Identification 66

Identification 66

Jacques Lacan
雅克 拉康

17.1.62 VIII 1
Seminar 8: Wednesday 17 January 1962

28.2.62 XI 6

(12) Here obviously it is only our own which is important. But
is it not more significant than anecdotes, accidents, even
exploits, to the precise point that one can point out the
slenderness of the point of conjunction between the functioning
of the categories and sensible experience in Kant, the strangling
point as I might say, at which there can be raised the question
of whether the existence of a body, altogether required of
course, could not in fact be put in question in the Kantian
perspective. As regards the fact that it is required by right,
is there something which has not at all been done?


In order to presentify for you this question in the situation of
this lost child that the cosmonaut of our epoch in his capsule is
in when he is in a state of weightlessness, I will not put any
weight on this remark that the tolerance of it, it seems, has of
course not yet been put to the test for very long. But all the
same the surprising tolerance of the organism of the weightless
state is all the same likely to make us pose a question, since
after all dreamers question themselves about the origin of life –
and among them there are those who say that this suddenly began
to fructify on our globe, but others say that it must have come
through a germ which came from the astral spaces.


I cannot tell you how indifferent this sort of speculation leaves me. All
the same, from the moment that an organism, whether it is human,
whether it is that of a cat or of the least lord of the living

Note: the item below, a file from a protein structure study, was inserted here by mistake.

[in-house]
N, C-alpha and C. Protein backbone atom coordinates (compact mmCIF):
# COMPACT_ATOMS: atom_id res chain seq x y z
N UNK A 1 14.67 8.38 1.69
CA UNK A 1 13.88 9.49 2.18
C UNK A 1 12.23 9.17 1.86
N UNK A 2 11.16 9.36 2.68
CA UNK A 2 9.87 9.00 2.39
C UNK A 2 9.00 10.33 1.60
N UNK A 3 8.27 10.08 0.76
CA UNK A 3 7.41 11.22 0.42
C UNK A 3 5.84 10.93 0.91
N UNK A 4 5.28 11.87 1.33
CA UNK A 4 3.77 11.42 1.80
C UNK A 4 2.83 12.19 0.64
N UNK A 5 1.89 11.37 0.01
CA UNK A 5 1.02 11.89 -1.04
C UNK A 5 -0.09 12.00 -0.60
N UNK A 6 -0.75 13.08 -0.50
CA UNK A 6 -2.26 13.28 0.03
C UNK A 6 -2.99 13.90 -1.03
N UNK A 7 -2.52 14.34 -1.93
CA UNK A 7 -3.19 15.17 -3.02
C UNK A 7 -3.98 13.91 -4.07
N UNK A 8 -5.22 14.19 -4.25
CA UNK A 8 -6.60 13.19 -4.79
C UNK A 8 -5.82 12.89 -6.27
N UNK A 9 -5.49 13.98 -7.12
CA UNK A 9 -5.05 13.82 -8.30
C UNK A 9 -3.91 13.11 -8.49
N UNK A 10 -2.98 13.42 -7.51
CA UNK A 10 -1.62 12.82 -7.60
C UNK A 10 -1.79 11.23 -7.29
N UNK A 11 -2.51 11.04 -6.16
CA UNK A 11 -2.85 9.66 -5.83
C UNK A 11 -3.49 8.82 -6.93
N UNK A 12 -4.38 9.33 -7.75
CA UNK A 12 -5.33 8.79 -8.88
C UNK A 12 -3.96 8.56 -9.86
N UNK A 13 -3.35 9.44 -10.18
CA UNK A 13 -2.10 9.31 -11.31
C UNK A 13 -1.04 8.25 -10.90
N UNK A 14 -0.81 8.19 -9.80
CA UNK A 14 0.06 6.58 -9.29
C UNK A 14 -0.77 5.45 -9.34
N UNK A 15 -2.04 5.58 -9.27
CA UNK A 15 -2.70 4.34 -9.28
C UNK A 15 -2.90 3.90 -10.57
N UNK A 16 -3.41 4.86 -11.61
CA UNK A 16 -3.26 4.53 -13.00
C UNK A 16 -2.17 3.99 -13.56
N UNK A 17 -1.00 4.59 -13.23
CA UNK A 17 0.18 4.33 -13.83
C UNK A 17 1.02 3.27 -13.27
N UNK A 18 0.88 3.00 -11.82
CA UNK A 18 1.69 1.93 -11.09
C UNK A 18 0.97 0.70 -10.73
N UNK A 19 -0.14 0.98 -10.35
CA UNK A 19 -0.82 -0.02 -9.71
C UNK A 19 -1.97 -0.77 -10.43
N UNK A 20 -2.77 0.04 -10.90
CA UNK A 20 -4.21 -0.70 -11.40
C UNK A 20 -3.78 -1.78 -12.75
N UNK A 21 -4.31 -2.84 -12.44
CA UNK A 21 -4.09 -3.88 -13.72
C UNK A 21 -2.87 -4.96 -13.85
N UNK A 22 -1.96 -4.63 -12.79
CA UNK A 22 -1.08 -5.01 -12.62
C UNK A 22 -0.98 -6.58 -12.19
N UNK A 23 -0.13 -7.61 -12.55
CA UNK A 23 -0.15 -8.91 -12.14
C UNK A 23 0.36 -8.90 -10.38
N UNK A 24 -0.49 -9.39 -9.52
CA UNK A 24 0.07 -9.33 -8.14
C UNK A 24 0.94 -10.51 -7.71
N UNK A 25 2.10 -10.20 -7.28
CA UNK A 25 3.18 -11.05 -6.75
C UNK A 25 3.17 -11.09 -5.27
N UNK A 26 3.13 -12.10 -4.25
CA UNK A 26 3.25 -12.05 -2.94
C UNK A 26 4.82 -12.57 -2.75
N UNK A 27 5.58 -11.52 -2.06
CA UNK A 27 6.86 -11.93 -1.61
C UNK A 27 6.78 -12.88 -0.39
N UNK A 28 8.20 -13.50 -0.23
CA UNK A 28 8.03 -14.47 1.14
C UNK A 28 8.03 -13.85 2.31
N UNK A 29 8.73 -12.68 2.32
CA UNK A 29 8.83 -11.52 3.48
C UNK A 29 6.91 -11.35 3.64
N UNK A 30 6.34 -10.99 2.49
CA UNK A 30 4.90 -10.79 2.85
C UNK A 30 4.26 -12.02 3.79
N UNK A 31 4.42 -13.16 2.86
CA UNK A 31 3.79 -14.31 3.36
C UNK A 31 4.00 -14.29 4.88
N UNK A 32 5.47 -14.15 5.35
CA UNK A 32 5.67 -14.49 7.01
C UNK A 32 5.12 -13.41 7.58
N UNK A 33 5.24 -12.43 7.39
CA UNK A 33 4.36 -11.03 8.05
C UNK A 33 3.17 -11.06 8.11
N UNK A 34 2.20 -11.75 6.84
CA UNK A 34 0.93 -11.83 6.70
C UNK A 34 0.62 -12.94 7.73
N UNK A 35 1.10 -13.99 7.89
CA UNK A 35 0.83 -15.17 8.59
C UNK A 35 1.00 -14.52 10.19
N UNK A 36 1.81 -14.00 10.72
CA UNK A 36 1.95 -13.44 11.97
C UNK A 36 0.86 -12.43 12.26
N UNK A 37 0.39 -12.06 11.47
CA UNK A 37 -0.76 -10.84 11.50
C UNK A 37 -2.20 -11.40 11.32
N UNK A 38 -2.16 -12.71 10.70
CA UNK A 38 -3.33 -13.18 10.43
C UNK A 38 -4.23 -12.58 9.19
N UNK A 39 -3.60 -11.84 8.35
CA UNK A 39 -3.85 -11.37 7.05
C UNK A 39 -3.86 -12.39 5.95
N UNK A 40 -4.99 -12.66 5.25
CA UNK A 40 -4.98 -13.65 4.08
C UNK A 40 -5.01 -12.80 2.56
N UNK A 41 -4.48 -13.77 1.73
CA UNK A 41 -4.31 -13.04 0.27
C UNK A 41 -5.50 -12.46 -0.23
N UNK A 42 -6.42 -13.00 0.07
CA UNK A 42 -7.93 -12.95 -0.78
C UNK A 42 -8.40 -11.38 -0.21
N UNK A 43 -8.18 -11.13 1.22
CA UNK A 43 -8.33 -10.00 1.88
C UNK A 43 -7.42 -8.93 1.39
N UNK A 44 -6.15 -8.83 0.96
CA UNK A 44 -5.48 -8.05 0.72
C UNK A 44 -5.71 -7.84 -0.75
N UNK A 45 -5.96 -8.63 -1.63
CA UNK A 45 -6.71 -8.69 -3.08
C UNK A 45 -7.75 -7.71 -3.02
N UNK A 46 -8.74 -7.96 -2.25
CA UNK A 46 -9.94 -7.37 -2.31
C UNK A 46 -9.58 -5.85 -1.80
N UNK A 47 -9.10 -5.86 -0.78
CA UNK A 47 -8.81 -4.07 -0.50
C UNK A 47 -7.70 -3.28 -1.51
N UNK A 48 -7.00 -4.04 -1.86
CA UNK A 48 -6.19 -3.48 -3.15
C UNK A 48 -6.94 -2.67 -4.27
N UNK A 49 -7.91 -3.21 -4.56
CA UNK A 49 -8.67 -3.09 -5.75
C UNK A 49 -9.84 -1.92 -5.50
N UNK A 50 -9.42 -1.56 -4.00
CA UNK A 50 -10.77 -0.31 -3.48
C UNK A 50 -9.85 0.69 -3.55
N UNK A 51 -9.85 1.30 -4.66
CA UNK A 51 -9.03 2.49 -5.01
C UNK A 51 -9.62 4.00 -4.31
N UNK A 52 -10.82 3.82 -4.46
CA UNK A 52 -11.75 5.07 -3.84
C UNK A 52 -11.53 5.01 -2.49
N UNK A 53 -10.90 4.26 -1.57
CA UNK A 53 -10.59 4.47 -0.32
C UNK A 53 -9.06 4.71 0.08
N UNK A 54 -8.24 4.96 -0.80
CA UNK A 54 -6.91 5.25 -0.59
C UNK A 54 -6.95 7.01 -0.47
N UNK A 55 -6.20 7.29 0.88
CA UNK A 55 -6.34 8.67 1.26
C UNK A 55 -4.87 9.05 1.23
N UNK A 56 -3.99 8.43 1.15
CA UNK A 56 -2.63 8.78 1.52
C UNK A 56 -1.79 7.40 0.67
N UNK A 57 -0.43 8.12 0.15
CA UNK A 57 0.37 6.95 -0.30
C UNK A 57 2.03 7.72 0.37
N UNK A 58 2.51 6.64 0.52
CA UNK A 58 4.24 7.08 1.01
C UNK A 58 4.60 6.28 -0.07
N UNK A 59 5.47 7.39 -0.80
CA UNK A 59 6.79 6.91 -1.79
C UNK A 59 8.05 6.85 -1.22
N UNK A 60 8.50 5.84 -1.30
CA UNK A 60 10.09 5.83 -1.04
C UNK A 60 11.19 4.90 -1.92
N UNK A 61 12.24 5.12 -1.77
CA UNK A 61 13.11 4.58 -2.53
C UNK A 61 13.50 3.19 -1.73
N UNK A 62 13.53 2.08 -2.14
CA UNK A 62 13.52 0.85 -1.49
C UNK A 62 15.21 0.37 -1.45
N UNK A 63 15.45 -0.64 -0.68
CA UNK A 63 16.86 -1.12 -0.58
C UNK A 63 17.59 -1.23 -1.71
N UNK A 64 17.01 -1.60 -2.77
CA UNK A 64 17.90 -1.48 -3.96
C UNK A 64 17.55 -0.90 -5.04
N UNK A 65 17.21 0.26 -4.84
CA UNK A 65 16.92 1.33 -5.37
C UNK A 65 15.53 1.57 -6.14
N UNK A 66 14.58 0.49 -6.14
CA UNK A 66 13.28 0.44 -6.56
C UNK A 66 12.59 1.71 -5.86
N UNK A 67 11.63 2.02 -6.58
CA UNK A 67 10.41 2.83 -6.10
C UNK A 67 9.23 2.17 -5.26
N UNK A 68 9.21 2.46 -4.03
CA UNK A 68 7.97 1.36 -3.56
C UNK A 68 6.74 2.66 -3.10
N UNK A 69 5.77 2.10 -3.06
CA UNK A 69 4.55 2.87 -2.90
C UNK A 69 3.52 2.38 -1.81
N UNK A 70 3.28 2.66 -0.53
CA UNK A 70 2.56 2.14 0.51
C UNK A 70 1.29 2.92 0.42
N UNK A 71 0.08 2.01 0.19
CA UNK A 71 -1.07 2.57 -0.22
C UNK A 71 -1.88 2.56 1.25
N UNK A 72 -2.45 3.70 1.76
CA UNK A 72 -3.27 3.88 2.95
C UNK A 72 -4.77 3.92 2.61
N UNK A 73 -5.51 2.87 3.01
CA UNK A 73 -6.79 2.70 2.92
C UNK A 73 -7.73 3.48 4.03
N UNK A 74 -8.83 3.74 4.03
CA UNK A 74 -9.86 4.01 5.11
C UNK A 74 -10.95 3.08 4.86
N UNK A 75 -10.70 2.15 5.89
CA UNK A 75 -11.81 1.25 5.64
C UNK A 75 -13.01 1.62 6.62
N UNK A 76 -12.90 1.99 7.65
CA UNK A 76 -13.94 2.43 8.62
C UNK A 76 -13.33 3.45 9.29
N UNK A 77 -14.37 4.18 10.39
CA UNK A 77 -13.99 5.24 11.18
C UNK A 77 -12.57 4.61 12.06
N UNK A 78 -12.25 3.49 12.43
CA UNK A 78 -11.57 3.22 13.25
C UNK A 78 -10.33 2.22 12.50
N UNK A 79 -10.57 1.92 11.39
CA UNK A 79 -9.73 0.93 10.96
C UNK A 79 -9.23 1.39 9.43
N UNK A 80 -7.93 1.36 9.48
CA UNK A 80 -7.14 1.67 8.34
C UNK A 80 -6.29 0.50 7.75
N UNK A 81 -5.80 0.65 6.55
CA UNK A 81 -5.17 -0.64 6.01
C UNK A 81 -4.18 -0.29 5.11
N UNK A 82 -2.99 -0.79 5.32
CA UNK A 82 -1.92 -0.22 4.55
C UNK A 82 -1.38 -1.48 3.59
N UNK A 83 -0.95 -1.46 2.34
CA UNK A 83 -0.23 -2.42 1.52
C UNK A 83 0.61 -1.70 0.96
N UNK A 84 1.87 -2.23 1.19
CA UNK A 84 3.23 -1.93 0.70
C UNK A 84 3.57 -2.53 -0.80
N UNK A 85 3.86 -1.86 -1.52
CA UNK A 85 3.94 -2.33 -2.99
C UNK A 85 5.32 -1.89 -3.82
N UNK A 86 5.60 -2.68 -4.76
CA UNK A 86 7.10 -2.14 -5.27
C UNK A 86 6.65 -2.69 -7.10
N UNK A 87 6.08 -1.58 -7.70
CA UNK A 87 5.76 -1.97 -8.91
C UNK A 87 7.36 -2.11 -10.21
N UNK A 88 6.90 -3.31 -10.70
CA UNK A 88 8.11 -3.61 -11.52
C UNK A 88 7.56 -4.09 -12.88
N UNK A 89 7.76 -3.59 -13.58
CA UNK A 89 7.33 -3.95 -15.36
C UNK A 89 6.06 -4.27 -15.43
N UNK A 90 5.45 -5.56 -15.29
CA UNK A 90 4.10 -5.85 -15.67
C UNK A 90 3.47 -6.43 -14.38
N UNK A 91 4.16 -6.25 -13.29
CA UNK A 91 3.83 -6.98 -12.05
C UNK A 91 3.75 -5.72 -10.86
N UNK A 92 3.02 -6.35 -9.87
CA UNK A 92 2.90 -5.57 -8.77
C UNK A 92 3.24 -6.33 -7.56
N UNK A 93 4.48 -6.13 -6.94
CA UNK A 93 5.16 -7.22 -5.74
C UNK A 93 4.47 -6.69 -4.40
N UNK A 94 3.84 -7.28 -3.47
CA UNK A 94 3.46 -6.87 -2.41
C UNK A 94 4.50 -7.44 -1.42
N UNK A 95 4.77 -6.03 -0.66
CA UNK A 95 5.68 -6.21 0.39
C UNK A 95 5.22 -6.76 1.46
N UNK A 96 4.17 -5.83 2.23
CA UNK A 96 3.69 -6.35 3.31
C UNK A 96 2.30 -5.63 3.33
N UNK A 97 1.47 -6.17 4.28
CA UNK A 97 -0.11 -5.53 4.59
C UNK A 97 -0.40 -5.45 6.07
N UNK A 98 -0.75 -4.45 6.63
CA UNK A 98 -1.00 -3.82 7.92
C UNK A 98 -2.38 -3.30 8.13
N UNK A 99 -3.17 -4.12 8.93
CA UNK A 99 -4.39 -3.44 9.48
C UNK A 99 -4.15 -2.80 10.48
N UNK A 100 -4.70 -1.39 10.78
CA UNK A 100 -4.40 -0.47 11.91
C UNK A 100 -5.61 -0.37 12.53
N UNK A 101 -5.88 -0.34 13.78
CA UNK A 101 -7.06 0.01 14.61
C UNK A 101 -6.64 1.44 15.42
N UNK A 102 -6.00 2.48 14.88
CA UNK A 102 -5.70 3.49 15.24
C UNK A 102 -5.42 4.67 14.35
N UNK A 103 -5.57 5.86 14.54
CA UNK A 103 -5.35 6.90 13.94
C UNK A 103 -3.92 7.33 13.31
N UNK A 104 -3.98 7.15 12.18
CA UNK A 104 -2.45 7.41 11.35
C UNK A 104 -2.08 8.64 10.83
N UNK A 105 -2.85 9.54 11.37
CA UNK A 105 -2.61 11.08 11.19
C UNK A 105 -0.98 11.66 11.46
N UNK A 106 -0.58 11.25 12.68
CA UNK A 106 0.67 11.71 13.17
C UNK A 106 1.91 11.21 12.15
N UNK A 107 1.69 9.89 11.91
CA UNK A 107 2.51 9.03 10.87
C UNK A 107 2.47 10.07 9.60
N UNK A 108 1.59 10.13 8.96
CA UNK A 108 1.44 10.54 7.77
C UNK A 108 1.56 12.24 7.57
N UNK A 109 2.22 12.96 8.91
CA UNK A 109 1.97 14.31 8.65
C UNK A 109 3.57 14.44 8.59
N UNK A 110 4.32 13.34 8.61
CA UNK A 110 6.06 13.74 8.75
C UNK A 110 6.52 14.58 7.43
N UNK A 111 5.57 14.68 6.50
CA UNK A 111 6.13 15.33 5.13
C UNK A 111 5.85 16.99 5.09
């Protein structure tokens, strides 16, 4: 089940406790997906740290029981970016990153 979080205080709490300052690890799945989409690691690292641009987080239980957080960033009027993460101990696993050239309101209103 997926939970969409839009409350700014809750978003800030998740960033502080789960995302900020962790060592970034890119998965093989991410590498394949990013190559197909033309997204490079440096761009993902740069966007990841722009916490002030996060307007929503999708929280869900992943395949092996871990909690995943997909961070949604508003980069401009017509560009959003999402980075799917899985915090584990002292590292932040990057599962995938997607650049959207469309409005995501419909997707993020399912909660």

kingdom, seems so happy in the state of weightlessness, is it not
precisely essential for life let us simply say that it should be
in an equipotent position with respect to any possible effect of
(13) the field of gravity?


Of course, the cosmonaut is always
subject to the effects of gravity; simply it is a gravity which
does not weigh on him. Well then, there where he is in his
weightless state, locked in as you know in his capsule and what
is more again sustained, moltonne from all sides by the folds of
this capsule, what does he transport with him in terms of an
intuition which is pure or not, but phenomenologically definable,
of space and of time?


The question is all the more interesting
because you know that since Kant we have all the same gone back
on that. I mean that the exploration qualified precisely as
phenomenological has all the same brought our attention back to
the fact that what one can call the naive dimensions of
specifically spatial intuition, are not all the same an
intuition, however purified one may think it, that is so easily
reducible and that the top, the bottom, indeed the left preserve
all their importance not alone in fact, but even by right for the
most critical thinking.



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